Overloading Operators C++ Assignments

The assignment operator (operator=) is used to copy values from one object to another already existing object.

Assignment vs Copy constructor

The purpose of the copy constructor and the assignment operator are almost equivalent -- both copy one object to another. However, the copy constructor initializes new objects, whereas the assignment operator replaces the contents of existing objects.

The difference between the copy constructor and the assignment operator causes a lot of confusion for new programmers, but it’s really not all that difficult. Summarizing:

  • If a new object has to be created before the copying can occur, the copy constructor is used (note: this includes passing or returning objects by value).
  • If a new object does not have to be created before the copying can occur, the assignment operator is used.

Overloading the assignment operator

Overloading the assignment operator (operator=) is fairly straightforward, with one specific caveat that we’ll get to. The assignment operator must be overloaded as a member function.

This prints:

5/3

This should all be pretty straightforward by now. Our overloaded operator= returns *this, so that we can chain multiple assignments together:

Issues due to self-assignment

Here’s where things start to get a little more interesting. C++ allows self-assignment:

This will call f1.operator=(f1), and under the simplistic implementation above, all of the members will be assigned to themselves. In this particular example, the self-assignment causes each member to be assigned to itself, which has no overall impact, other than wasting time. In most cases, a self-assignment doesn’t need to do anything at all!

However, in cases where an assignment operator needs to dynamically assign memory, self-assignment can actually be dangerous:

First, run the program as it is. You’ll see that the program prints “Alex” as it should.

Now run the following program:

You’ll probably get garbage output (or a crash). What happened?

Consider what happens in the overloaded operator= when the implicit object AND the passed in parameter (str) are both variable alex. In this case, m_data is the same as str._m_data. The first thing that happens is that the function checks to see if the implicit object already has a string. If so, it needs to delete it, so we don’t end up with a memory leak. In this case, m_data is allocated, so the function deletes m_data. But str.m_data is pointing to the same address! This means that str.m_data is now a dangling pointer.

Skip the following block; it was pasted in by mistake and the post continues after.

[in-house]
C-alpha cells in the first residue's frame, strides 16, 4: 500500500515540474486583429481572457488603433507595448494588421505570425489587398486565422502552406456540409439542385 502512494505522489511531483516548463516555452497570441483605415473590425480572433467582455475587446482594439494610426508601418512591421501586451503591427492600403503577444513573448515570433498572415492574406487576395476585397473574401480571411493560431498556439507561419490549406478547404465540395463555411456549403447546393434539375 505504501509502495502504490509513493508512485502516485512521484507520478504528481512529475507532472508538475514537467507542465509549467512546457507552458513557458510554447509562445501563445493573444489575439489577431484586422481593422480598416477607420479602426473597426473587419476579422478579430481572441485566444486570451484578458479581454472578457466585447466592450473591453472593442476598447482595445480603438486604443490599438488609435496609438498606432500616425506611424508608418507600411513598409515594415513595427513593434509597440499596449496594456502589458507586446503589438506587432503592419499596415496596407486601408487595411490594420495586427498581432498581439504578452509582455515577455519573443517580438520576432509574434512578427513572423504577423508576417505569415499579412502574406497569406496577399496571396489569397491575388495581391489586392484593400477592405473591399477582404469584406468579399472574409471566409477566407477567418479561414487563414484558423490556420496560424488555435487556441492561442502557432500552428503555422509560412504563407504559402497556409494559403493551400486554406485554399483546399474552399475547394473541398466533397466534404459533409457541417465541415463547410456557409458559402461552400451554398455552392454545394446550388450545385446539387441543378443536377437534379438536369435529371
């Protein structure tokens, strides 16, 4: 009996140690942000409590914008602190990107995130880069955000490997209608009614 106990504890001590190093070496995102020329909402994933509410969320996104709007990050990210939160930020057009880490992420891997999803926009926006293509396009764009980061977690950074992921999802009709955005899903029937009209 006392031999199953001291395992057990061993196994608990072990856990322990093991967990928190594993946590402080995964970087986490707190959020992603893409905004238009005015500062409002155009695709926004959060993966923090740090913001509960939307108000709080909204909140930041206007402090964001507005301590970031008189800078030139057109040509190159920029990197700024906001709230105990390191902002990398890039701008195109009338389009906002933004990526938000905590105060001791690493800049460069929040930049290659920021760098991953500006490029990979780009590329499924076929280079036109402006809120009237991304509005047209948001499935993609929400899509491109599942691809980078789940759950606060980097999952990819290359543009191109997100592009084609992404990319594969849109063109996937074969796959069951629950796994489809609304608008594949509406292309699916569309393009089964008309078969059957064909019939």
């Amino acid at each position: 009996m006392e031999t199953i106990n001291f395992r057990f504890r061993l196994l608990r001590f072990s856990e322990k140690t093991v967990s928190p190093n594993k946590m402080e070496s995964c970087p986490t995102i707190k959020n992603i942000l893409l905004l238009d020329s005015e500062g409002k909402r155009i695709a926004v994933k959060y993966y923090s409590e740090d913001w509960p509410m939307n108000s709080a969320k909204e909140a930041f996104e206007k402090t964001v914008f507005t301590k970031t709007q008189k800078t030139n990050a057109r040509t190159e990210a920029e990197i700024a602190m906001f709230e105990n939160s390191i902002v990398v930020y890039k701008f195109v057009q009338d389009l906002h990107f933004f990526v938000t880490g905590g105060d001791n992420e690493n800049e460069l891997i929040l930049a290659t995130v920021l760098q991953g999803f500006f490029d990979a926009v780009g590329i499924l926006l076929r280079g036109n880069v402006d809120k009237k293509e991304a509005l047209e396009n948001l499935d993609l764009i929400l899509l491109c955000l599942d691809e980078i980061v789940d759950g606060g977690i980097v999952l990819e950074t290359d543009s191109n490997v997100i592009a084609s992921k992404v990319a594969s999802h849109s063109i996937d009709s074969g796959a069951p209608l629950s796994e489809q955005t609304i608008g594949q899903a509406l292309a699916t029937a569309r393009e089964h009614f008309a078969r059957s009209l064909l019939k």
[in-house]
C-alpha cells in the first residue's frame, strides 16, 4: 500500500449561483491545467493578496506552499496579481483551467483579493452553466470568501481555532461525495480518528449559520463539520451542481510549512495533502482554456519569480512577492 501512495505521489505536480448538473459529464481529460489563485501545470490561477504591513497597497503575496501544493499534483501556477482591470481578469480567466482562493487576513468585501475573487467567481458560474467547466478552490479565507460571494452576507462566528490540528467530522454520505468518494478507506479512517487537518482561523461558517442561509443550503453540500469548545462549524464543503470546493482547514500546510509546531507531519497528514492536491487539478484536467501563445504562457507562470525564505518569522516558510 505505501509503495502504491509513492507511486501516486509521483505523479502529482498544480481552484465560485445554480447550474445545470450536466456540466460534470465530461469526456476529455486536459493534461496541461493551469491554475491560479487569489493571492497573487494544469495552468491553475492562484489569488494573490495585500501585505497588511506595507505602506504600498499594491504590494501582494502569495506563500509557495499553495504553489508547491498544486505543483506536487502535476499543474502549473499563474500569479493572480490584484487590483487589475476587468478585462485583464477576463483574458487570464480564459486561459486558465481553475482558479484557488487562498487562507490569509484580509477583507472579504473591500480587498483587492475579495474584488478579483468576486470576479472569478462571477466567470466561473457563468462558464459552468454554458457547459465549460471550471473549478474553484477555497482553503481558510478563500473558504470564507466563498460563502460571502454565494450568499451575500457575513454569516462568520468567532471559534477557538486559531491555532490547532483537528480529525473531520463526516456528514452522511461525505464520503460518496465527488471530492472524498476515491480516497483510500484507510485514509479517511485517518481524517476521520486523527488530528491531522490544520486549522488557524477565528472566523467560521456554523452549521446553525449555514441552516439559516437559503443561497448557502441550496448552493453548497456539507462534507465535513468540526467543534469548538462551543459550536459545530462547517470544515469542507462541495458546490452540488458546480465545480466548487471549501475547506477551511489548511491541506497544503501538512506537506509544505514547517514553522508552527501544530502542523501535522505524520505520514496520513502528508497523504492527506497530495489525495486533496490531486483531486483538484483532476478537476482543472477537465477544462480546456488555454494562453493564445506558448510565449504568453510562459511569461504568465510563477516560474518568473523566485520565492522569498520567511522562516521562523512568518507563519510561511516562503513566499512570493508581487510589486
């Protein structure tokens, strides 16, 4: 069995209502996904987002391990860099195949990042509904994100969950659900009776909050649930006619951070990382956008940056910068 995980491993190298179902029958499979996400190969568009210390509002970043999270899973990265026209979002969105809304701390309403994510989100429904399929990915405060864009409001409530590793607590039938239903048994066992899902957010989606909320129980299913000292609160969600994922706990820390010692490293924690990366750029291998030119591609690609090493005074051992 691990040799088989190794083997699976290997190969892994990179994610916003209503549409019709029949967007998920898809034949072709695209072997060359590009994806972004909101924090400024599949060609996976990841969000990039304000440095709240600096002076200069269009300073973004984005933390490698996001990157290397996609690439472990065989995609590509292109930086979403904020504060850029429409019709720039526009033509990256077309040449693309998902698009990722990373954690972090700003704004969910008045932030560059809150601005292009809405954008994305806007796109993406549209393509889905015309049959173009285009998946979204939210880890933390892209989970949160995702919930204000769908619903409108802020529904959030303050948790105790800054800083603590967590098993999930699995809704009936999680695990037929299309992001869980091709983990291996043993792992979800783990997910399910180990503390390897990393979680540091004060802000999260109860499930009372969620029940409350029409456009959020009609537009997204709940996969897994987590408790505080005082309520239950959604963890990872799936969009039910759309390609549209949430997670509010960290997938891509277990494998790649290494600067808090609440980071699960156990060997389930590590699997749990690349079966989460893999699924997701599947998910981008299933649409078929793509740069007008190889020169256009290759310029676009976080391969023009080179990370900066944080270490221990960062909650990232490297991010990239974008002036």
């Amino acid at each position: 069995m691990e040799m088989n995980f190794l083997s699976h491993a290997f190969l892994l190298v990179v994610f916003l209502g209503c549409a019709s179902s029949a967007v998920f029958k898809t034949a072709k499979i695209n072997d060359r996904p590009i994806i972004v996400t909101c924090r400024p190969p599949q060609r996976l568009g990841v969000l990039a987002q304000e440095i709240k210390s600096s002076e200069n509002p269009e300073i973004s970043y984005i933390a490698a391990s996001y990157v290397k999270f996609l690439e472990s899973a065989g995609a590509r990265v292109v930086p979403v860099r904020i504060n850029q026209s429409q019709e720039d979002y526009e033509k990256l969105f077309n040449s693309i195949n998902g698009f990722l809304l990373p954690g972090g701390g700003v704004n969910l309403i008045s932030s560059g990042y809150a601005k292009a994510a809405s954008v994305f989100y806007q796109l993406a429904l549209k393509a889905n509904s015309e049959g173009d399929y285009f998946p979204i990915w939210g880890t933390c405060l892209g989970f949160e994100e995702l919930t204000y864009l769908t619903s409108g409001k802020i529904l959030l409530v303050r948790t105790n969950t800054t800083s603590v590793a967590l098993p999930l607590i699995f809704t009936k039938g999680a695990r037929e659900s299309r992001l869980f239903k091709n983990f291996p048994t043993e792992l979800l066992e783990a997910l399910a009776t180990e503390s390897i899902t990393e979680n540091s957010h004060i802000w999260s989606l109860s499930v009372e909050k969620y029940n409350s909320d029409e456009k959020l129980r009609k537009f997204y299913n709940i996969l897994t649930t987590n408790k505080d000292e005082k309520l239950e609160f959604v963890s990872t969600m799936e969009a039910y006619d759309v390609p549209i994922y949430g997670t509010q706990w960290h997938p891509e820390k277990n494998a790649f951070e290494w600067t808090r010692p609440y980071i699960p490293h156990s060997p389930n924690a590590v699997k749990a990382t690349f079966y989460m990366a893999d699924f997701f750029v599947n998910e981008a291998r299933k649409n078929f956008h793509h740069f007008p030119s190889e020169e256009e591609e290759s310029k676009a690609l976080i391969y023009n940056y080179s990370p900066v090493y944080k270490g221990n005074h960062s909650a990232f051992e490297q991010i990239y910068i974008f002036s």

Later on, when we’re copying the data from str into our implicit object, we’re accessing dangling pointer str.m_data. That leaves us either copying garbage data or trying to access memory that our application no longer owns (crash).

Detecting and handling self-assignment

Fortunately, we can detect when self-assignment occurs. Here’s a better implementation of our overloaded operator= for the Fraction class:

By checking if our implicit object is the same as the one being passed in as a parameter, we can have our assignment operator just return immediately without doing any other work.

Note that there is no need to check for self-assignment in a copy-constructor. This is because the copy constructor is only called when new objects are being constructed, and there is no way to assign a newly created object to itself in a way that calls to copy constructor.

Default assignment operator

Unlike other operators, the compiler will provide a default public assignment operator for your class if you do not provide one. This assignment operator does memberwise assignment (which is essentially the same as the memberwise initialization that default copy constructors do).

Just like other constructors and operators, you can prevent assignments from being made by making your assignment operator private or using the delete keyword:

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#include <cassert>

#include <iostream>